Features of Patients With Hereditary Mixed Polyposis Syndrome Caused by Duplication of GREM1 and Implications for Screening and Surveillance.
Lieberman S., Walsh T., Schechter M., Adar T., Goldin E., Beeri R., Sharon N., Baris H., Ben Avi L., Half E., Lerer I., Shirts BH., Pritchard CC., Tomlinson I., King M-C., Levy-Lahad E., Peretz T., Goldberg Y.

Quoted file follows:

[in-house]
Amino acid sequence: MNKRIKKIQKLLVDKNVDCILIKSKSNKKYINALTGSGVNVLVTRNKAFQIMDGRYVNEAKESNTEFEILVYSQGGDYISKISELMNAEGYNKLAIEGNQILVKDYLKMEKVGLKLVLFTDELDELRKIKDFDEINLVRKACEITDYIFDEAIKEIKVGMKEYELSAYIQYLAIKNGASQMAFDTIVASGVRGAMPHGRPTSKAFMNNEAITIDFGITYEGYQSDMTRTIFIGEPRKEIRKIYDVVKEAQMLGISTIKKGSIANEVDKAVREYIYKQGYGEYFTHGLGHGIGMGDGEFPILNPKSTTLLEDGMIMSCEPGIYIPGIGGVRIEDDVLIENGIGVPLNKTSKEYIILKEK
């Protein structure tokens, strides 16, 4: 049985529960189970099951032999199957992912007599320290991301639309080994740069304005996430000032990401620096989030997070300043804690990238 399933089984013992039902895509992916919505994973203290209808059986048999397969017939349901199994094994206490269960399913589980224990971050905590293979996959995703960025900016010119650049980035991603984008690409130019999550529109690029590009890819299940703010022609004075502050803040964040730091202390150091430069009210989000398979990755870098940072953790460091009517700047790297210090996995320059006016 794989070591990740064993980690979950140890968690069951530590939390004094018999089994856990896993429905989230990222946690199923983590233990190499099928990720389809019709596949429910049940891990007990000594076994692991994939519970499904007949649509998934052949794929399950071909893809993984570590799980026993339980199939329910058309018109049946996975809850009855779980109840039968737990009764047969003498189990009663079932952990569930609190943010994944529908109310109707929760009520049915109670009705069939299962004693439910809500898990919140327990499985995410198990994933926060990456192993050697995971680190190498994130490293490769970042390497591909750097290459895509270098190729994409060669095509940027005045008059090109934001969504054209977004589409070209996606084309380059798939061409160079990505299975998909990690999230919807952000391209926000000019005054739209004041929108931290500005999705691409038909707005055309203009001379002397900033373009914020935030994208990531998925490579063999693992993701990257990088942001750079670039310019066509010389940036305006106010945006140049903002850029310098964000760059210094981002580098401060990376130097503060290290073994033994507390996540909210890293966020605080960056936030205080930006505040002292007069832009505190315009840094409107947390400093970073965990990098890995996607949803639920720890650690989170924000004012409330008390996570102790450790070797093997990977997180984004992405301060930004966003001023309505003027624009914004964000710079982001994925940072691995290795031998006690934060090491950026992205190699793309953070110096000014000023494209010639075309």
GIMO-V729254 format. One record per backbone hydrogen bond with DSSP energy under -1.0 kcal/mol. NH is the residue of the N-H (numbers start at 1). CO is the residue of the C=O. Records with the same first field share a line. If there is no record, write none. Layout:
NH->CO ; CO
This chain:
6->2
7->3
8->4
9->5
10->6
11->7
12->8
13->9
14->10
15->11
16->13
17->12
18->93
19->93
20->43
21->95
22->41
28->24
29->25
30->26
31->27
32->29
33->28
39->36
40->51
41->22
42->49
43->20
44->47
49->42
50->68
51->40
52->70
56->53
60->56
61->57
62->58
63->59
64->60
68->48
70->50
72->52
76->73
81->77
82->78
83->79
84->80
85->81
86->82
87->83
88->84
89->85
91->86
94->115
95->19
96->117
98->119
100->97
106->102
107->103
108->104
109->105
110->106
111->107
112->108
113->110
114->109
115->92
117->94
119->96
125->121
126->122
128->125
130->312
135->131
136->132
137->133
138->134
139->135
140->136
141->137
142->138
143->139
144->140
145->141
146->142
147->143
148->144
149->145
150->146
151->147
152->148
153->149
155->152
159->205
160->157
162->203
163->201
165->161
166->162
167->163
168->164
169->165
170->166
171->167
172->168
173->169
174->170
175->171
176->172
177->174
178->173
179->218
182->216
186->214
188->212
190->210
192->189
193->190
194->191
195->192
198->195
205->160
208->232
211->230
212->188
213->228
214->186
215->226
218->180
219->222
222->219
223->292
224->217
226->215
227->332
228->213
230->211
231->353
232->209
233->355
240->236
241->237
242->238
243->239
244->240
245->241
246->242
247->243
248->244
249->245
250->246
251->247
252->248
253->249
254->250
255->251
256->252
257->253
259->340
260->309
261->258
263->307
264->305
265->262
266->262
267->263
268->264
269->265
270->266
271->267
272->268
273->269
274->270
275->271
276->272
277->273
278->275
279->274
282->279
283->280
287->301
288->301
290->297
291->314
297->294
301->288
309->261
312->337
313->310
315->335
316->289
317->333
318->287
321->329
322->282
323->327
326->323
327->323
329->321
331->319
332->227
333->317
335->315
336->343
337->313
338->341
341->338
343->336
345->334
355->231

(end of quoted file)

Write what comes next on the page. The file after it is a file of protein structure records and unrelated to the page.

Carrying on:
Hereditary mixed polyposis syndrome is a rare colon cancer predisposition syndrome caused by a duplication of a noncoding sequence near the gremlin 1, DAN family BMP antagonist gene (GREM1) originally described in Ashkenazi Jews. Few families with GREM1 duplications have been described, so there are many questions about detection and management. We report 4 extended families with the duplication near GREM1 previously found in Ashkenazi Jews; 3 families were identified at cancer genetic clinics in Israel and 1 family was identified in a cohort of patients with familial colorectal cancer. Their clinical features include extracolonic tumors, onset of polyps in adolescence, and rapid progression of some polyps to advanced adenomas. One family met diagnostic criteria for Lynch syndrome. Expansion of the hereditary mixed polyposis syndrome phenotype can inform surveillance strategies for carriers of GREM1 duplications.